In the 1950s, India suffered as Nehru initiated his Socialist Five Year Plans on the Soviet model. Food production declined as did industrial production. Nehru wanted to make India a modern secular state with nuclear power stations, vast dams, steel mills and fertilizer factories. He memorably declared: “These dams, steel mills and fertilizer factories are our new temples.”
The common man, however, bore the burden of what came to be known as the Licence Raj. I remember that nothing could be imported. Refrigerators were rare as were radio sets. Pakistan had TV stations and television sets. They had Cadillacs and Fords. India had no TV, and the rich had to make do with the Hindustan Ambassador, a Birla version of the outdated Morris Oxford. However, thanks to Nehru, India eventually became a major industrial power, able to stand up on its own two feet.
In 1949, I managed to clear the hurdle of the exacting Cambridge Senior School Certificate examination from St. Edward's, Milsington, Simla. I have to thank the Reverend Brother Browne who mentored my progress. My contemporaries were Kanwar Pal Singh Gill, the Top Cop, and the Ansari brothers, Khalid and Hamid. Hamid, formerly of the Indian Foreign Service, is now the Vice-President of India. At the same time in Bishop Cotton School was Ruskin Bond. He, like me, had decided to become a writer. Most of our classmates became senior bureaucrats, bosses in tea companies, generals, dashing fighter pilots, ambassadors, heads of corporations, or just gentlemen of leisure and pleasure. Ruskin and I would therefore be considered drop-outs.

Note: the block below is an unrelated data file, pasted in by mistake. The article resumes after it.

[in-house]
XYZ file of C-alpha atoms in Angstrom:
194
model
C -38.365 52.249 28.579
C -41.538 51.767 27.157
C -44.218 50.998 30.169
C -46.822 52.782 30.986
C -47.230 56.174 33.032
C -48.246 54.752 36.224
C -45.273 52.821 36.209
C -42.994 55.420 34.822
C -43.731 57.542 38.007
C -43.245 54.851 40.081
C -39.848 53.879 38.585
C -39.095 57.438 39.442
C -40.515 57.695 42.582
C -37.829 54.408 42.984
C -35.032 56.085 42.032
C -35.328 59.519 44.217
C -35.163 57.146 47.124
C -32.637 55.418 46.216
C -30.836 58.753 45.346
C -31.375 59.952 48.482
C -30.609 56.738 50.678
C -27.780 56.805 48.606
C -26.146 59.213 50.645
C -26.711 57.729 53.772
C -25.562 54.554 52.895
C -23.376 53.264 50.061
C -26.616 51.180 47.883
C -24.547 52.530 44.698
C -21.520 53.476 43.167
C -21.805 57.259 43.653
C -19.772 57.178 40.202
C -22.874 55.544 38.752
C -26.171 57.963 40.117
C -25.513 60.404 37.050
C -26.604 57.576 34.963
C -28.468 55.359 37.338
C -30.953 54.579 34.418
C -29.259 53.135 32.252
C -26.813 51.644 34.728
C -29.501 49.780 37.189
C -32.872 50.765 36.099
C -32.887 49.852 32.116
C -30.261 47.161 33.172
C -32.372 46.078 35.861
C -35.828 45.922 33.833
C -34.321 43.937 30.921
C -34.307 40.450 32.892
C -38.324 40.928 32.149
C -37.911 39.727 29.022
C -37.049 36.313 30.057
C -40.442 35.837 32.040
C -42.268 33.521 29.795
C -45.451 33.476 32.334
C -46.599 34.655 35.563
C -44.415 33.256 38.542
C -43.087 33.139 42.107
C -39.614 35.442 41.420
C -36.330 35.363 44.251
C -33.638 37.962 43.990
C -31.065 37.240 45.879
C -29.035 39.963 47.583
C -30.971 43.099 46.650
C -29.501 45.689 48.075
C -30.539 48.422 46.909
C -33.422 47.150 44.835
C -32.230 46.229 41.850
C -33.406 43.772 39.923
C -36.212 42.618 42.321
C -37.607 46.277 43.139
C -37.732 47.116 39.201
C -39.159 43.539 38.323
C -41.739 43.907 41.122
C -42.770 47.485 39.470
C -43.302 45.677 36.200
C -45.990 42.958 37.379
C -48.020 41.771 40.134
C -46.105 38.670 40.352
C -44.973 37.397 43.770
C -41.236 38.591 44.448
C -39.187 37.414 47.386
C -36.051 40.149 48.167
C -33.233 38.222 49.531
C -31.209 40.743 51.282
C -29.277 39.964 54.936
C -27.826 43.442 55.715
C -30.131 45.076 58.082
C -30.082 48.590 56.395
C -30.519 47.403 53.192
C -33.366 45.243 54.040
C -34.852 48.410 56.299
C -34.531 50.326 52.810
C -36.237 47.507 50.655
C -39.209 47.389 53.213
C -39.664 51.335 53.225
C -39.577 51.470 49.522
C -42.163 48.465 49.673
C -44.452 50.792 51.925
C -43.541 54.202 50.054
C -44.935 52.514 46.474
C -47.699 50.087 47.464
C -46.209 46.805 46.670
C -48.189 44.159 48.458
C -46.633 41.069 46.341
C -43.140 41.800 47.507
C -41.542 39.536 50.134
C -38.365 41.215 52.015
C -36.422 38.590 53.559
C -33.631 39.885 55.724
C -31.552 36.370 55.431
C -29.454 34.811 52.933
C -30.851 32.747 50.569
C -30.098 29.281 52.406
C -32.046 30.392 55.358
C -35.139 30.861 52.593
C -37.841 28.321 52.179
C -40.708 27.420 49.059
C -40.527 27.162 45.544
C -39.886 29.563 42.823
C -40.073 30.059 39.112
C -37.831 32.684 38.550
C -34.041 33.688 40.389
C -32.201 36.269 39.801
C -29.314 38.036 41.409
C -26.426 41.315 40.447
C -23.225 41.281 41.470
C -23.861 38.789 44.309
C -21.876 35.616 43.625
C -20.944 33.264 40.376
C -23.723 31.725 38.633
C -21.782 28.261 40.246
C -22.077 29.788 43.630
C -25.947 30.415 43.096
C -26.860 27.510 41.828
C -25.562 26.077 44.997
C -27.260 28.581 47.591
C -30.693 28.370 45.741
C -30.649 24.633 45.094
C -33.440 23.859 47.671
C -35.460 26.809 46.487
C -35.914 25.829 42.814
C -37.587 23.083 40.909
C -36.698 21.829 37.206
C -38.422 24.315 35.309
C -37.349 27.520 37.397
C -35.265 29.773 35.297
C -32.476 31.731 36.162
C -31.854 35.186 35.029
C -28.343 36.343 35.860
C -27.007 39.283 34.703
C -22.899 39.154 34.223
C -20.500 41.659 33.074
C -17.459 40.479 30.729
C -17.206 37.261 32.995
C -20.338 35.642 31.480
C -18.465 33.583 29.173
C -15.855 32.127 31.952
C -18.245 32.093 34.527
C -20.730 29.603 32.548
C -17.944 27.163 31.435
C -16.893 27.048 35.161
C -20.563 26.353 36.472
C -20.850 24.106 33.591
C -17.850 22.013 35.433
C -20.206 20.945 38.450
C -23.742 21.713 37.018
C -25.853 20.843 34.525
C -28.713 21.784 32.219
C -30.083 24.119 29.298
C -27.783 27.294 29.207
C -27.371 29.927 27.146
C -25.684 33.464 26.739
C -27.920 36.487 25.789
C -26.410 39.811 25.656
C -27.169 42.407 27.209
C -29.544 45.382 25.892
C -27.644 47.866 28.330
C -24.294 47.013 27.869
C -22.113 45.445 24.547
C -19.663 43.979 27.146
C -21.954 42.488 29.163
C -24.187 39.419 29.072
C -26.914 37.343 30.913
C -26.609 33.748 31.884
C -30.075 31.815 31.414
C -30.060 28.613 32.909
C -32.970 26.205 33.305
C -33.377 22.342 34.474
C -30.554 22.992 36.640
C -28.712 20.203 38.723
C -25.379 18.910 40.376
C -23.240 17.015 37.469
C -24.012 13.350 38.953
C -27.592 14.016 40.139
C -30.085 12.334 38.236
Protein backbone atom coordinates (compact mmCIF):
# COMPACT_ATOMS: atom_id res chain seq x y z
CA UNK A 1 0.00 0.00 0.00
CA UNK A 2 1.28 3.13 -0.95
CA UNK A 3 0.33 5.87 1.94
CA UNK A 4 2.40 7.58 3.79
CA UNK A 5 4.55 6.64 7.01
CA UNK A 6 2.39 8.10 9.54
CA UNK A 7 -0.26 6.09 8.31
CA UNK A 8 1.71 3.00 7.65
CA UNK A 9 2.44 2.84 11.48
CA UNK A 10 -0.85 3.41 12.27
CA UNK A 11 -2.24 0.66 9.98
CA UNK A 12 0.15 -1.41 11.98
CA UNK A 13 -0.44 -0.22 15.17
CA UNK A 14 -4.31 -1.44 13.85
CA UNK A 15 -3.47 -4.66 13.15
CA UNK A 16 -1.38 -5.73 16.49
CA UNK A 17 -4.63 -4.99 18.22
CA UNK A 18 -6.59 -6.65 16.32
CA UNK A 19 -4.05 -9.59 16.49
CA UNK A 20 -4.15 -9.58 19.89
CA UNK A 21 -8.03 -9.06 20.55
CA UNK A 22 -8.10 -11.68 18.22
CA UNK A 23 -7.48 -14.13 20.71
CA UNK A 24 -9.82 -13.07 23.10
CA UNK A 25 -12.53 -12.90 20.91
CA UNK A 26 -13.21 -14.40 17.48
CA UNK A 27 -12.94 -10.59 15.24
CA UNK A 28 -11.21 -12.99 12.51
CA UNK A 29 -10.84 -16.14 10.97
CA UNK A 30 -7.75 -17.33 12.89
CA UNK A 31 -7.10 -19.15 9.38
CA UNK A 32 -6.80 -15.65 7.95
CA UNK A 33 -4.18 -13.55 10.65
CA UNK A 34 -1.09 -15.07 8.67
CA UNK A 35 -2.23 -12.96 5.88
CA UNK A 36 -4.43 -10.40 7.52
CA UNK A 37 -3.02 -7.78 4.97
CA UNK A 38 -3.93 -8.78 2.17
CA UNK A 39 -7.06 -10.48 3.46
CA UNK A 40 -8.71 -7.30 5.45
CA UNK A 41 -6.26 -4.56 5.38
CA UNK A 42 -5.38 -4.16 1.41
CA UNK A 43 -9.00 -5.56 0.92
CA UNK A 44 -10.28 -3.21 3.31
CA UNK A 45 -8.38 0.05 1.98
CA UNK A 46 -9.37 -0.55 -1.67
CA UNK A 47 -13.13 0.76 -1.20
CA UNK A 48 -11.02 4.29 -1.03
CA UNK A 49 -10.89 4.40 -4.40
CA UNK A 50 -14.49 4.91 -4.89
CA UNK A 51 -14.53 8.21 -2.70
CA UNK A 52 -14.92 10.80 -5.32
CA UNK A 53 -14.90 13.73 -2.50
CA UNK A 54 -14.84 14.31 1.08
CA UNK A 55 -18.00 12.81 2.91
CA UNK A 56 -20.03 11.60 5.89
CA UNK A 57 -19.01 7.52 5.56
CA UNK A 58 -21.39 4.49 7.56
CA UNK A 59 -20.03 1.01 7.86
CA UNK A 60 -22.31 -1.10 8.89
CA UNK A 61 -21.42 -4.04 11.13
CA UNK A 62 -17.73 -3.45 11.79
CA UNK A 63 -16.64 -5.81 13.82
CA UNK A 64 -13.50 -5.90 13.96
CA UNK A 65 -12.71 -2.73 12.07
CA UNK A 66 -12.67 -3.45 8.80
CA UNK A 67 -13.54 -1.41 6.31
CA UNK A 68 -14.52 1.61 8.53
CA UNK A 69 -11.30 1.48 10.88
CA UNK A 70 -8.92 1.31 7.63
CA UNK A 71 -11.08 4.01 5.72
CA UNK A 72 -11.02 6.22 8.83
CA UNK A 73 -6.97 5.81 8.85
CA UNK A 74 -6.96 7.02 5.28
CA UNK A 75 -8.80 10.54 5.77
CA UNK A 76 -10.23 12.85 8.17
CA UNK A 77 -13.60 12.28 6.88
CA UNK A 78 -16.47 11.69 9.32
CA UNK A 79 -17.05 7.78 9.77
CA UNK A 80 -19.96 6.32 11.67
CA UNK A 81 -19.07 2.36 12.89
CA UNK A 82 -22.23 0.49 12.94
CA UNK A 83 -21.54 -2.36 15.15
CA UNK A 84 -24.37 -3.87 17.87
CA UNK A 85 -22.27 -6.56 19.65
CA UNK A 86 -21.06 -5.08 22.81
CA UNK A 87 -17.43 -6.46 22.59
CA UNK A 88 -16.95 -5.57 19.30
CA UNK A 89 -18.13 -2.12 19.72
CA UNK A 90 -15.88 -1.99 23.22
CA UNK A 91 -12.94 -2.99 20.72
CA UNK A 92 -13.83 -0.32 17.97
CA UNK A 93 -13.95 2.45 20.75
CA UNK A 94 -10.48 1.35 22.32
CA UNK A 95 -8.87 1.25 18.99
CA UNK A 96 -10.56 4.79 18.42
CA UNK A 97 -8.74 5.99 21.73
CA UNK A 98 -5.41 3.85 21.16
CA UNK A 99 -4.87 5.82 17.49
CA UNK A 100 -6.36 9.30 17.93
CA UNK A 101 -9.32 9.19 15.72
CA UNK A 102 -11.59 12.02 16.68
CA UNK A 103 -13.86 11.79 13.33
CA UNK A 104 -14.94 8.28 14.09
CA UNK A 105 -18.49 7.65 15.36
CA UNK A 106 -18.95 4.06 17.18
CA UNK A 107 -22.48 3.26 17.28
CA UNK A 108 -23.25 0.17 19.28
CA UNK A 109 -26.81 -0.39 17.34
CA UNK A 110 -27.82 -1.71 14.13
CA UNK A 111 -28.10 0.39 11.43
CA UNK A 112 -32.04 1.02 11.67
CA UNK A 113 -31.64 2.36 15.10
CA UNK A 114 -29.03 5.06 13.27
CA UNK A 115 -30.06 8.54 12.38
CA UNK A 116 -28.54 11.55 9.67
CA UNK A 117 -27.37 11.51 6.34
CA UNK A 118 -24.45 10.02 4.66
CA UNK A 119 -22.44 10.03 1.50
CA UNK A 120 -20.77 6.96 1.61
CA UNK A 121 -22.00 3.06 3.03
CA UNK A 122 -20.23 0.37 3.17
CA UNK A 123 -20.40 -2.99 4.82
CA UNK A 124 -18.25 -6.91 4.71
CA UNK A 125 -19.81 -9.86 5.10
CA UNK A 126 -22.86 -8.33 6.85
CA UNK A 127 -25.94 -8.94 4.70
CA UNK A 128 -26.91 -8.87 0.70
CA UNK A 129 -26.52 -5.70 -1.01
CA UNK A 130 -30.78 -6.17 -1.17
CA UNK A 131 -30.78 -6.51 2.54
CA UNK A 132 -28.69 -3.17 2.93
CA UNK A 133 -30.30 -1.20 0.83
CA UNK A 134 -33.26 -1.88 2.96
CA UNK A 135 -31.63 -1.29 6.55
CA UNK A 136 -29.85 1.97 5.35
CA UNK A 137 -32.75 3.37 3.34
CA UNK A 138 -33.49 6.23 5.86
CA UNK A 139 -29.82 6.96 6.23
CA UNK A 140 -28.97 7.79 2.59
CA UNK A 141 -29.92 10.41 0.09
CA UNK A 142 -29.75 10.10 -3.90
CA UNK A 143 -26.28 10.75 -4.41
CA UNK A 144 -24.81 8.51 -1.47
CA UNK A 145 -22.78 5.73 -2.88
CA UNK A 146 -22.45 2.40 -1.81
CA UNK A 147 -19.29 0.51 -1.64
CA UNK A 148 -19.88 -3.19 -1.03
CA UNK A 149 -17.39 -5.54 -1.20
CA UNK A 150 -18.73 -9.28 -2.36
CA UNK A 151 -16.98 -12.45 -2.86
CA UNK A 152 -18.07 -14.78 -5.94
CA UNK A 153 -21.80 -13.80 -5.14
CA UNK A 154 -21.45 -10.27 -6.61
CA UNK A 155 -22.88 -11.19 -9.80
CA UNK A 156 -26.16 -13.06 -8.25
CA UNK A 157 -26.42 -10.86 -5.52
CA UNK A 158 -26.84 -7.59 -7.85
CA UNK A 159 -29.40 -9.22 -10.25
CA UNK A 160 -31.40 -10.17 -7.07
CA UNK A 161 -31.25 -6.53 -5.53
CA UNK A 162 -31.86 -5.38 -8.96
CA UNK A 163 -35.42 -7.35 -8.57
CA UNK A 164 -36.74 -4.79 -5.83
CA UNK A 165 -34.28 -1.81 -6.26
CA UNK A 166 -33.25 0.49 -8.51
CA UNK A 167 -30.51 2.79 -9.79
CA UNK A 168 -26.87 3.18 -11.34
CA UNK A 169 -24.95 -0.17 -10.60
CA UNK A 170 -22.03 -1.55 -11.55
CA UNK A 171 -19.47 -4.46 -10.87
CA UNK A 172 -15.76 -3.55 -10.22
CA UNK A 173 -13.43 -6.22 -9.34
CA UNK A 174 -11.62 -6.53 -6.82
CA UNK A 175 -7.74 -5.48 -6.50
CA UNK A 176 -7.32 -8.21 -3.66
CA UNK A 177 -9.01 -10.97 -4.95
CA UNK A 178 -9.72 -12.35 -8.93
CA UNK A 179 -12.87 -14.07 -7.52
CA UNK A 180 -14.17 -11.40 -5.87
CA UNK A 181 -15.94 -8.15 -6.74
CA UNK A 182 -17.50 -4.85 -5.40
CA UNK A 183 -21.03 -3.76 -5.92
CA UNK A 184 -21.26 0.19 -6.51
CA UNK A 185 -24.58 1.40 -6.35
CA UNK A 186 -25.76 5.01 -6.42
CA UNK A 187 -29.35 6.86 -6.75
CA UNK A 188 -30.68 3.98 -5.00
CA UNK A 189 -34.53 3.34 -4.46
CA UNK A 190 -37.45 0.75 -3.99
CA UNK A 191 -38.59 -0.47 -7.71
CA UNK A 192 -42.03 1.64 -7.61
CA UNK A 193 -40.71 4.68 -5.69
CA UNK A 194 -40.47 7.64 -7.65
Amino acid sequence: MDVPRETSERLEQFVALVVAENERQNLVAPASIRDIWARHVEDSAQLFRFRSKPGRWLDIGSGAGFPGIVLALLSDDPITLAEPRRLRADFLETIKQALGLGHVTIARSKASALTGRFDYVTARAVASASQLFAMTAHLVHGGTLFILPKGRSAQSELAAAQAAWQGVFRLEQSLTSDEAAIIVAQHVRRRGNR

I must confess that at the time Nehru's charisma had enchanted India. The man could do no wrong. Hence, many years later I wrote these lines:
Noble dreamer, Hamlet, poet at heart,
His charisma was immense;
Though he lacked common sense;
We believed in what he said:
Every word, every prevarication,
That sooner than we imagined
Misled the entire nation.
But at least he gave a vision,
A mission, an aim, a dream, a goal.
However, all that vanished long ago;
We now lack decency of soul.
His misjudgements were colossal, his errors Himalayan.
And so died India's man of vision;